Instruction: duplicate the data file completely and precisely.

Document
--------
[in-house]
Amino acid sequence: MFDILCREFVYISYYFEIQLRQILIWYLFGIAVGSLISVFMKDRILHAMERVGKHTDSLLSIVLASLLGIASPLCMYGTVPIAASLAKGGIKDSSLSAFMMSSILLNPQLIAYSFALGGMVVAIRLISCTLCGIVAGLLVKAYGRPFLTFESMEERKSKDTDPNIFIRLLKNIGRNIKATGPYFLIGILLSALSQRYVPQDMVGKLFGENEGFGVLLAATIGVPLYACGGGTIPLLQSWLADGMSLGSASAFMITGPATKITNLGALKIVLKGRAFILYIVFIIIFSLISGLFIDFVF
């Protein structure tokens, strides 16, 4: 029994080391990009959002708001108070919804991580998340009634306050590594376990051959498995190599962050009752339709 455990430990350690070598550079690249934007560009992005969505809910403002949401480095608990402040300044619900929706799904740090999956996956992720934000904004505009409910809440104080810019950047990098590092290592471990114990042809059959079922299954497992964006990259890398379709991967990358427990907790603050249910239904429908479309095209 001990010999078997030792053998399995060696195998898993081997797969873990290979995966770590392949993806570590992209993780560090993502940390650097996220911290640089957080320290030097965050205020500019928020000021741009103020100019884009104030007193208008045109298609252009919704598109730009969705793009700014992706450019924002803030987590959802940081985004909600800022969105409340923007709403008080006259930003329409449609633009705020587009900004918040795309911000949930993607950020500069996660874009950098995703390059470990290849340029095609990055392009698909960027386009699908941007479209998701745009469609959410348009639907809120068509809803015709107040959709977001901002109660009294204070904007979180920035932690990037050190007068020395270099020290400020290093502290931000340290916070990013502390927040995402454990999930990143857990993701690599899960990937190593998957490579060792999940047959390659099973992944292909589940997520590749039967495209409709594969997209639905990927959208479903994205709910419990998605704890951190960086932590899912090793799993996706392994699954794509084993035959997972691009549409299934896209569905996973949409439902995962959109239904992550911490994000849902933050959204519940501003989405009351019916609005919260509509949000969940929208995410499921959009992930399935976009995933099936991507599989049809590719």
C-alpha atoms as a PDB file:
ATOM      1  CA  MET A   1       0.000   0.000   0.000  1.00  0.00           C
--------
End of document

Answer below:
[in-house]
Amino acid sequence: MFDILCREFVYISYYFEIQLRQILIWYLFGIAVGSLISVFMKDRILHAMERVGKHTDSLLSIVLASLLGIASPLCMYGTVPIAASLAKGGIKDSSLSAFMMSSILLNPQLIAYSFALGGMVVAIRLISCTLCGIVAGLLVKAYGRPFLTFESMEERKSKDTDPNIFIRLLKNIGRNIKATGPYFLIGILLSALSQRYVPQDMVGKLFGENEGFGVLLAATIGVPLYACGGGTIPLLQSWLADGMSLGSASAFMITGPATKITNLGALKIVLKGRAFILYIVFIIIFSLISGLFIDFVF
């Protein structure tokens, strides 16, 4: 029994080391990009959002708001108070919804991580998340009634306050590594376990051959498995190599962050009752339709 455990430990350690070598550079690249934007560009992005969505809910403002949401480095608990402040300044619900929706799904740090999956996956992720934000904004505009409910809440104080810019950047990098590092290592471990114990042809059959079922299954497992964006990259890398379709991967990358427990907790603050249910239904429908479309095209 001990010999078997030792053998399995060696195998898993081997797969873990290979995966770590392949993806570590992209993780560090993502940390650097996220911290640089957080320290030097965050205020500019928020000021741009103020100019884009104030007193208008045109298609252009919704598109730009969705793009700014992706450019924002803030987590959802940081985004909600800022969105409340923007709403008080006259930003329409449609633009705020587009900004918040795309911000949930993607950020500069996660874009950098995703390059470990290849340029095609990055392009698909960027386009699908941007479209998701745009469609959410348009639907809120068509809803015709107040959709977001901002109660009294204070904007979180920035932690990037050190007068020395270099020290400020290093502290931000340290916070990013502390927040995402454990999930990143857990993701690599899960990937190593998957490579060792999940047959390659099973992944292909589940997520590749039967495209409709594969997209639905990927959208479903994205709910419990998605704890951190960086932590899912090793799993996706392994699954794509084993035959997972691009549409299934896209569905996973949409439902995962959109239904992550911490994000849902933050959204519940501003989405009351019916609005919260509509949000969940929208995410499921959009992930399935976009995933099936991507599989049809590719």
C-alpha atoms as a PDB file:
ATOM      1  CA  MET A   1       0.000   0.000   0.000  1.00  0.00           C